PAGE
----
fter one of his officers accidentally overdosed during a search and seizure, the police chief of the opioid-besieged town of East Liverpool, Ohio, is calling for stronger penalties for transporting fentanyl and related drugs, and his officers are no longer field testing what they find while on duty.
“It’s just too dangerous,” East Liverpool Police Chief John Lane told STAT on Tuesday. “It’s not worth the risk.”
It’s been eight months since the town’s opioid crisis made national news, and Lane said very little has changed. Patrolman Chris Green collapsed on Friday after brushing a small amount of white powder from his shirt hours after a field test. The powder was suspected of being fentanyl, a powerful opioid that claimed the of lives of more than 1,600 people in Ohio in 2014 and 2015. Green was given the anti-opiate Narcan, once at the station and several more times at a nearby hospital.
“I think it was a total of four doses,” said Lane, who visited Green at the hospital following the incident. “He was still out of it when I went in to see him.”
Overdose calls come in spurts, Lane said. A week will go by with none, and then a bunch will come in over the next several days. Because opioids like fentanyl and carfentanil are so potent and so deadly, Lane said he’d like to see the transport and sale of them to be considered a stronger crime.
“We’re starting to see more pure fentanyl. This stuff is incredibly dangerous. You just throw that in the air, people inhale it, and they’re going to die,” he said.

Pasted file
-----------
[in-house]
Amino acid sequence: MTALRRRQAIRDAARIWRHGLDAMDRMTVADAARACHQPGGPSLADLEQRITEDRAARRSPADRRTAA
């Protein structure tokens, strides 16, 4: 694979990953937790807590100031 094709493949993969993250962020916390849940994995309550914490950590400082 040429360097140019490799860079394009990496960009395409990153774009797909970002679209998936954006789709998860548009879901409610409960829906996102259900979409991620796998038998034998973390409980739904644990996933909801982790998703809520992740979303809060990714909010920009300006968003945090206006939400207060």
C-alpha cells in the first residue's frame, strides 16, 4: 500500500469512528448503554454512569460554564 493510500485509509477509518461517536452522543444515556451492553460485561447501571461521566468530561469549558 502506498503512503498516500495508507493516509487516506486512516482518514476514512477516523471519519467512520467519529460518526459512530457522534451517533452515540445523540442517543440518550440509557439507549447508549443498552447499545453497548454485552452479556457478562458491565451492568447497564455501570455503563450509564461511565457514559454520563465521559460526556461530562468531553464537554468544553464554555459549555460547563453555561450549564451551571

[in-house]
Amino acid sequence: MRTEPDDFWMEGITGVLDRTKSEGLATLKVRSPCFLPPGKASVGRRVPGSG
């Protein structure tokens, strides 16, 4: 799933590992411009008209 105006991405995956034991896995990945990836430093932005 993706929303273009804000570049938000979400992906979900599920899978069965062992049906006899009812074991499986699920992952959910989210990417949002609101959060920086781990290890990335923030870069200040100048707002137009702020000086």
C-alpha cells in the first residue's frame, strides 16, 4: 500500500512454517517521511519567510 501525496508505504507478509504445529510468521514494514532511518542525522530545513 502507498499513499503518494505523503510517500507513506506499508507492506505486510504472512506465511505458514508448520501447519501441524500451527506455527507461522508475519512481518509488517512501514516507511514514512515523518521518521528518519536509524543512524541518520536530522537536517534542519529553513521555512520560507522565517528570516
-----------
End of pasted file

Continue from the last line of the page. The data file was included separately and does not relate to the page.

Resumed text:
Last year, the Drug Enforcement Administration released a video warning law enforcement that even incidental contact with the drug could result in a fatal overdose. In Ohio, Attorney General Mike DeWine’s office has issued advisories telling officers to use extreme caution when handling opioids, including wearing gloves, glasses, and ventilation masks, and ensuring a proper seal on plastic bags.
Meanwhile, Green’s overdose has again focused attention on this Ohio River town, whose struggle to combat opioid trafficking has continued even as Ohio Governor John Kasich promised to help with the spiraling problem. Last September, media outlets from across the country wrote about the department’s decision to post on Facebook the photo of two adults who overdosed with a 4-year-old boy in the back seat of their car. The photo was meant to spur action, Lane said then. But the town still deals with a huge demand, and dealers coming from all over to meet it.
Lane said they want the ability to field test, but the latest incident underscores the dangers. Stronger penalties would be a better way to reduce the supply, “otherwise, they’re out the next day and right back on the street,” he said. “We have people coming in here from Chicago. It’s crazy.”